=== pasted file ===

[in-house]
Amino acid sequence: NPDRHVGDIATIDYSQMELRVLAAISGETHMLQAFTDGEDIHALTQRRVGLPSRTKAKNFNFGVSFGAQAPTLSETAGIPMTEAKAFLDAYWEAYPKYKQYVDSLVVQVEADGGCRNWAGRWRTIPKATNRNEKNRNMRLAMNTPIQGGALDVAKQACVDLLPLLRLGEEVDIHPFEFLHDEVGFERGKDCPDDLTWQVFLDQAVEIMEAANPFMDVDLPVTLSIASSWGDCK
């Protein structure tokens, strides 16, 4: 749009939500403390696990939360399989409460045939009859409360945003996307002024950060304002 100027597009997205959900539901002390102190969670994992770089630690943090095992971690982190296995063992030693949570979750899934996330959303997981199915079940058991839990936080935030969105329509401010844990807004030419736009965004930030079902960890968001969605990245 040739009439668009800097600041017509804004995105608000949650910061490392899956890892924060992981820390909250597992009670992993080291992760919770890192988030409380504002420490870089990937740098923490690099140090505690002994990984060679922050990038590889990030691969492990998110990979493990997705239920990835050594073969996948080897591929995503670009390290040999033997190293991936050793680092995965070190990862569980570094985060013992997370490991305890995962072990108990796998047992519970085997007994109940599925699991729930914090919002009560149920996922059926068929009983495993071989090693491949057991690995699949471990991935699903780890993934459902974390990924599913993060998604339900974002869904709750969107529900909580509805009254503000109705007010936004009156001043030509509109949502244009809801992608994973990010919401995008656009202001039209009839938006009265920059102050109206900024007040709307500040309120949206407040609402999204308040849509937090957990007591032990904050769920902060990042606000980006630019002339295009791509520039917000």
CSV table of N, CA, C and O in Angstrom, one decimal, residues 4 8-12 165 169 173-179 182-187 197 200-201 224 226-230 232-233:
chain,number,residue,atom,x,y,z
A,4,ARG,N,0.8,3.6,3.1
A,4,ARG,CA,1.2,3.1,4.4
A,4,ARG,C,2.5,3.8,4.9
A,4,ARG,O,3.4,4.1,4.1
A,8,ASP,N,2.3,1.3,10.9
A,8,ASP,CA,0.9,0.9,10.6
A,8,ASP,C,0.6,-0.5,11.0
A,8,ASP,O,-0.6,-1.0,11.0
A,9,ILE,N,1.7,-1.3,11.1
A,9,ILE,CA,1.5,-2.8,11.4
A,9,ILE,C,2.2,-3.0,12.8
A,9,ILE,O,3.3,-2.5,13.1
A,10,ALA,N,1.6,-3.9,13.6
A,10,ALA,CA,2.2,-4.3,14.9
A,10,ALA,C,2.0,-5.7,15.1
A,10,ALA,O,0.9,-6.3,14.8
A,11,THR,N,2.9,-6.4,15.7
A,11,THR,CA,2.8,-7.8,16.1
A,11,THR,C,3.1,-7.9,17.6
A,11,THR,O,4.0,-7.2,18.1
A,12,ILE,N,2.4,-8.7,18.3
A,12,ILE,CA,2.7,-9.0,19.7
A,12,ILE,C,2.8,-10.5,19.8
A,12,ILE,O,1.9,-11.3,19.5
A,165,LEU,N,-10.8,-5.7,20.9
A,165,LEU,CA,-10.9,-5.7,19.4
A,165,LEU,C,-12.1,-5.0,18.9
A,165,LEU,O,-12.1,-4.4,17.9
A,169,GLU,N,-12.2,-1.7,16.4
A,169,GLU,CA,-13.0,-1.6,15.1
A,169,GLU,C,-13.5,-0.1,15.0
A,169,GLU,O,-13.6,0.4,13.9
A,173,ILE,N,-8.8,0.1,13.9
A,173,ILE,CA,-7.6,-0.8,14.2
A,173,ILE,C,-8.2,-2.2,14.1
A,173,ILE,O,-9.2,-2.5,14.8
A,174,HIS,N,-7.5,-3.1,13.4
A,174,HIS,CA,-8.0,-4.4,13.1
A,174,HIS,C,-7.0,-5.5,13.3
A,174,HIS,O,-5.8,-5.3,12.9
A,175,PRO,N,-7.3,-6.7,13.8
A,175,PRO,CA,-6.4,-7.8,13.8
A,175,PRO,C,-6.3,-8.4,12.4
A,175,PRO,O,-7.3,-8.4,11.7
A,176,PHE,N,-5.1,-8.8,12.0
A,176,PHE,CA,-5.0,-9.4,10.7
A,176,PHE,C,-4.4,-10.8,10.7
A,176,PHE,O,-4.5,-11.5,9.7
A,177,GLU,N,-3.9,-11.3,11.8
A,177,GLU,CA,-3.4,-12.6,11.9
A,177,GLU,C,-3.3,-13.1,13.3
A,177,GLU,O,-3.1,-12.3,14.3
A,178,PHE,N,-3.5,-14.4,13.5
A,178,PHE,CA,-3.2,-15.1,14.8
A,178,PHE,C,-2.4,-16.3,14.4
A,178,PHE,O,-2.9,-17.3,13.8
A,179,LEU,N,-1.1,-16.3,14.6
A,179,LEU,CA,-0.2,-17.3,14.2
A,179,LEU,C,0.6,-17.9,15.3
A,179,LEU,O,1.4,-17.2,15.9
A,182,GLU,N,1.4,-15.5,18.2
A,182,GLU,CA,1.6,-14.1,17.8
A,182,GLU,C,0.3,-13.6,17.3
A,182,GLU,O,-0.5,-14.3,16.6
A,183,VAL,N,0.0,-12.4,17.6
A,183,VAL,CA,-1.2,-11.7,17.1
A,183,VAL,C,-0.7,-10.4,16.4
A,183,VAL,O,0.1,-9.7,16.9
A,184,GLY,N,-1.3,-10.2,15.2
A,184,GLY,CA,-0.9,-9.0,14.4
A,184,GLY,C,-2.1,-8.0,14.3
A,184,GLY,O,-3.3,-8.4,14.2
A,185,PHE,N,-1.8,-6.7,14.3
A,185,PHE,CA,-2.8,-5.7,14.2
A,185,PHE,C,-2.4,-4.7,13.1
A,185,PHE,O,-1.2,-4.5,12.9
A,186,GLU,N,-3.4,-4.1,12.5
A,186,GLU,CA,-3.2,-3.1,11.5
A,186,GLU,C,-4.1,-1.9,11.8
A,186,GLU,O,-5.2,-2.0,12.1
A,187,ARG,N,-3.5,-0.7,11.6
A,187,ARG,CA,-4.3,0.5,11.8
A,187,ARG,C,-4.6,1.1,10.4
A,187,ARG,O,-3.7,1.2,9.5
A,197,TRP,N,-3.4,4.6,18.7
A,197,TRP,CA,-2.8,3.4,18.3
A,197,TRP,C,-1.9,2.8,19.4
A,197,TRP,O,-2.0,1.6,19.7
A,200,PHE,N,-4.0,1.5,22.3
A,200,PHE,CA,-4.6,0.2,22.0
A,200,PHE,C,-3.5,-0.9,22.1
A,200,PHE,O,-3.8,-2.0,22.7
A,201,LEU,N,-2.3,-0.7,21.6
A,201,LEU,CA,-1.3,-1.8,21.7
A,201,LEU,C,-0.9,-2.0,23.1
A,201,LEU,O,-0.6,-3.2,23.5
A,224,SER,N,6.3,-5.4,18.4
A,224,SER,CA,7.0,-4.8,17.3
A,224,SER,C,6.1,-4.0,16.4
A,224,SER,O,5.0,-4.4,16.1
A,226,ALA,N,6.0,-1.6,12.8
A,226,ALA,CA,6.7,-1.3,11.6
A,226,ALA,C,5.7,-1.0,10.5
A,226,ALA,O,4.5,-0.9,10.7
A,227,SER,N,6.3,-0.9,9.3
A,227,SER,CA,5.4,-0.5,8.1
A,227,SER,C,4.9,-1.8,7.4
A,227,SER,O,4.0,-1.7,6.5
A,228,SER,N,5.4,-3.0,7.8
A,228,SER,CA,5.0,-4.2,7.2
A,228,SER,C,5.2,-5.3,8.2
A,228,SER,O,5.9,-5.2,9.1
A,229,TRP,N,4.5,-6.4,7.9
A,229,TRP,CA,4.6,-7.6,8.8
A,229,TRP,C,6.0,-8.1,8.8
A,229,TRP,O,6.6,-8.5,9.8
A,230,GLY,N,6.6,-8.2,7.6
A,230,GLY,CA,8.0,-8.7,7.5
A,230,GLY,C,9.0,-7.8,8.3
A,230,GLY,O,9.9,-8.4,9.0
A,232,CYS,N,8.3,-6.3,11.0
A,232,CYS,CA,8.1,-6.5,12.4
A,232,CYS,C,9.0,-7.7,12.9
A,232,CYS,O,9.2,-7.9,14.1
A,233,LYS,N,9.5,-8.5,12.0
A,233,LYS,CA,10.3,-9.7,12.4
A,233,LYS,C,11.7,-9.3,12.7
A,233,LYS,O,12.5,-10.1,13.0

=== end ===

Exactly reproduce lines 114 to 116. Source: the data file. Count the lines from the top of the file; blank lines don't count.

A,228,SER,N,5.4,-3.0,7.8
A,228,SER,CA,5.0,-4.2,7.2
A,228,SER,C,5.2,-5.3,8.2